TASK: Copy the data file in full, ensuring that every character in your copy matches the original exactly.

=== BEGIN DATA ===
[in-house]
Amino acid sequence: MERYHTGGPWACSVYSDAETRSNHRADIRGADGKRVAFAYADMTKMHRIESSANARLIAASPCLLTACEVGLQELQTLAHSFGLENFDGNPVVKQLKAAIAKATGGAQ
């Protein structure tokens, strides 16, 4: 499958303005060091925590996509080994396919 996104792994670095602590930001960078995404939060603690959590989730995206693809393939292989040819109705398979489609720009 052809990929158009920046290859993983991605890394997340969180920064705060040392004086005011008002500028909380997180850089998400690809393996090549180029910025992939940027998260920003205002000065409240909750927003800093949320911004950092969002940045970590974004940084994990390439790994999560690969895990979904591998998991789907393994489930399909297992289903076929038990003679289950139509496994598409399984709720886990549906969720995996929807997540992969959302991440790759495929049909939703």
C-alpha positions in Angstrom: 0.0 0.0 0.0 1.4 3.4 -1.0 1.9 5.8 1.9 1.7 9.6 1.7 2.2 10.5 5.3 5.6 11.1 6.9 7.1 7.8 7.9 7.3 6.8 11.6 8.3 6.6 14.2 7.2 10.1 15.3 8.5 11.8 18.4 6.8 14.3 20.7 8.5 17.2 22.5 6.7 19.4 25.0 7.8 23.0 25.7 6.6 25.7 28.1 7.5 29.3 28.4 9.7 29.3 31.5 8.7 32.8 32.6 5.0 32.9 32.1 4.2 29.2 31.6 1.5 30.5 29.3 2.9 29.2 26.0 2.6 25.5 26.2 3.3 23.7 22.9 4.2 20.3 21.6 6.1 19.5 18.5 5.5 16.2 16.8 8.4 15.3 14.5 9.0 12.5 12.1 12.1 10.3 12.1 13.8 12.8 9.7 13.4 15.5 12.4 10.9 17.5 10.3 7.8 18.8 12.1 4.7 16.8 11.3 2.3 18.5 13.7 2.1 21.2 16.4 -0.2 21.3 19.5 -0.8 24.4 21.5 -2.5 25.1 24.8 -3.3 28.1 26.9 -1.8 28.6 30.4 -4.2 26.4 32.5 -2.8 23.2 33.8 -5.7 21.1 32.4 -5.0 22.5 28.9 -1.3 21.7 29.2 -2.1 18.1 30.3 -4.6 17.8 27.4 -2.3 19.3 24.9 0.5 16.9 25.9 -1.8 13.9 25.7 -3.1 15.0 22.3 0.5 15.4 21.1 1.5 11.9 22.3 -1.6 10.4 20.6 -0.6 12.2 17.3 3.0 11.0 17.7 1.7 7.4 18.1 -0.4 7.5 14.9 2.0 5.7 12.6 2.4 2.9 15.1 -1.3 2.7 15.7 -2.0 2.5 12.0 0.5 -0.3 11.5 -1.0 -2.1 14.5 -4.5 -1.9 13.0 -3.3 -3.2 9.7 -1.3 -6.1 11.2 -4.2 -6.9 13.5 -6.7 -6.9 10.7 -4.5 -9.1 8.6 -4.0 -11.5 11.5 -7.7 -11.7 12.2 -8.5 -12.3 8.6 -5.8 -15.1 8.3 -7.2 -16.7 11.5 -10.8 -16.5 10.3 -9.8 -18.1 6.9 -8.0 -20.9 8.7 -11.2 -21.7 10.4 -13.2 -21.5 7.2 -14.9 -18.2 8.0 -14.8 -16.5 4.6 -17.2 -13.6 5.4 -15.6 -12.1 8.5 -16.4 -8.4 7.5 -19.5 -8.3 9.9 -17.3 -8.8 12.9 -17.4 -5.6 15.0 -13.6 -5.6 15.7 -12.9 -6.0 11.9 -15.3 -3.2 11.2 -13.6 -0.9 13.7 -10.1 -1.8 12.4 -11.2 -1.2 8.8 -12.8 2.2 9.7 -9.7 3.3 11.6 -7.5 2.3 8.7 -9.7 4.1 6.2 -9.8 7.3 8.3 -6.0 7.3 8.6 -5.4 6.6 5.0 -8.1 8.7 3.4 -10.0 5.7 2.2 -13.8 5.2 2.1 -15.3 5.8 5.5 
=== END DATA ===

[in-house]
Amino acid sequence: MERYHTGGPWACSVYSDAETRSNHRADIRGADGKRVAFAYADMTKMHRIESSANARLIAASPCLLTACEVGLQELQTLAHSFGLENFDGNPVVKQLKAAIAKATGGAQ
């Protein structure tokens, strides 16, 4: 499958303005060091925590996509080994396919 996104792994670095602590930001960078995404939060603690959590989730995206693809393939292989040819109705398979489609720009 052809990929158009920046290859993983991605890394997340969180920064705060040392004086005011008002500028909380997180850089998400690809393996090549180029910025992939940027998260920003205002000065409240909750927003800093949320911004950092969002940045970590974004940084994990390439790994999560690969895990979904591998998991789907393994489930399909297992289903076929038990003679289950139509496994598409399984709720886990549906969720995996929807997540992969959302991440790759495929049909939703």
C-alpha positions in Angstrom: 0.0 0.0 0.0 1.4 3.4 -1.0 1.9 5.8 1.9 1.7 9.6 1.7 2.2 10.5 5.3 5.6 11.1 6.9 7.1 7.8 7.9 7.3 6.8 11.6 8.3 6.6 14.2 7.2 10.1 15.3 8.5 11.8 18.4 6.8 14.3 20.7 8.5 17.2 22.5 6.7 19.4 25.0 7.8 23.0 25.7 6.6 25.7 28.1 7.5 29.3 28.4 9.7 29.3 31.5 8.7 32.8 32.6 5.0 32.9 32.1 4.2 29.2 31.6 1.5 30.5 29.3 2.9 29.2 26.0 2.6 25.5 26.2 3.3 23.7 22.9 4.2 20.3 21.6 6.1 19.5 18.5 5.5 16.2 16.8 8.4 15.3 14.5 9.0 12.5 12.1 12.1 10.3 12.1 13.8 12.8 9.7 13.4 15.5 12.4 10.9 17.5 10.3 7.8 18.8 12.1 4.7 16.8 11.3 2.3 18.5 13.7 2.1 21.2 16.4 -0.2 21.3 19.5 -0.8 24.4 21.5 -2.5 25.1 24.8 -3.3 28.1 26.9 -1.8 28.6 30.4 -4.2 26.4 32.5 -2.8 23.2 33.8 -5.7 21.1 32.4 -5.0 22.5 28.9 -1.3 21.7 29.2 -2.1 18.1 30.3 -4.6 17.8 27.4 -2.3 19.3 24.9 0.5 16.9 25.9 -1.8 13.9 25.7 -3.1 15.0 22.3 0.5 15.4 21.1 1.5 11.9 22.3 -1.6 10.4 20.6 -0.6 12.2 17.3 3.0 11.0 17.7 1.7 7.4 18.1 -0.4 7.5 14.9 2.0 5.7 12.6 2.4 2.9 15.1 -1.3 2.7 15.7 -2.0 2.5 12.0 0.5 -0.3 11.5 -1.0 -2.1 14.5 -4.5 -1.9 13.0 -3.3 -3.2 9.7 -1.3 -6.1 11.2 -4.2 -6.9 13.5 -6.7 -6.9 10.7 -4.5 -9.1 8.6 -4.0 -11.5 11.5 -7.7 -11.7 12.2 -8.5 -12.3 8.6 -5.8 -15.1 8.3 -7.2 -16.7 11.5 -10.8 -16.5 10.3 -9.8 -18.1 6.9 -8.0 -20.9 8.7 -11.2 -21.7 10.4 -13.2 -21.5 7.2 -14.9 -18.2 8.0 -14.8 -16.5 4.6 -17.2 -13.6 5.4 -15.6 -12.1 8.5 -16.4 -8.4 7.5 -19.5 -8.3 9.9 -17.3 -8.8 12.9 -17.4 -5.6 15.0 -13.6 -5.6 15.7 -12.9 -6.0 11.9 -15.3 -3.2 11.2 -13.6 -0.9 13.7 -10.1 -1.8 12.4 -11.2 -1.2 8.8 -12.8 2.2 9.7 -9.7 3.3 11.6 -7.5 2.3 8.7 -9.7 4.1 6.2 -9.8 7.3 8.3 -6.0 7.3 8.6 -5.4 6.6 5.0 -8.1 8.7 3.4 -10.0 5.7 2.2 -13.8 5.2 2.1 -15.3 5.8 5.5 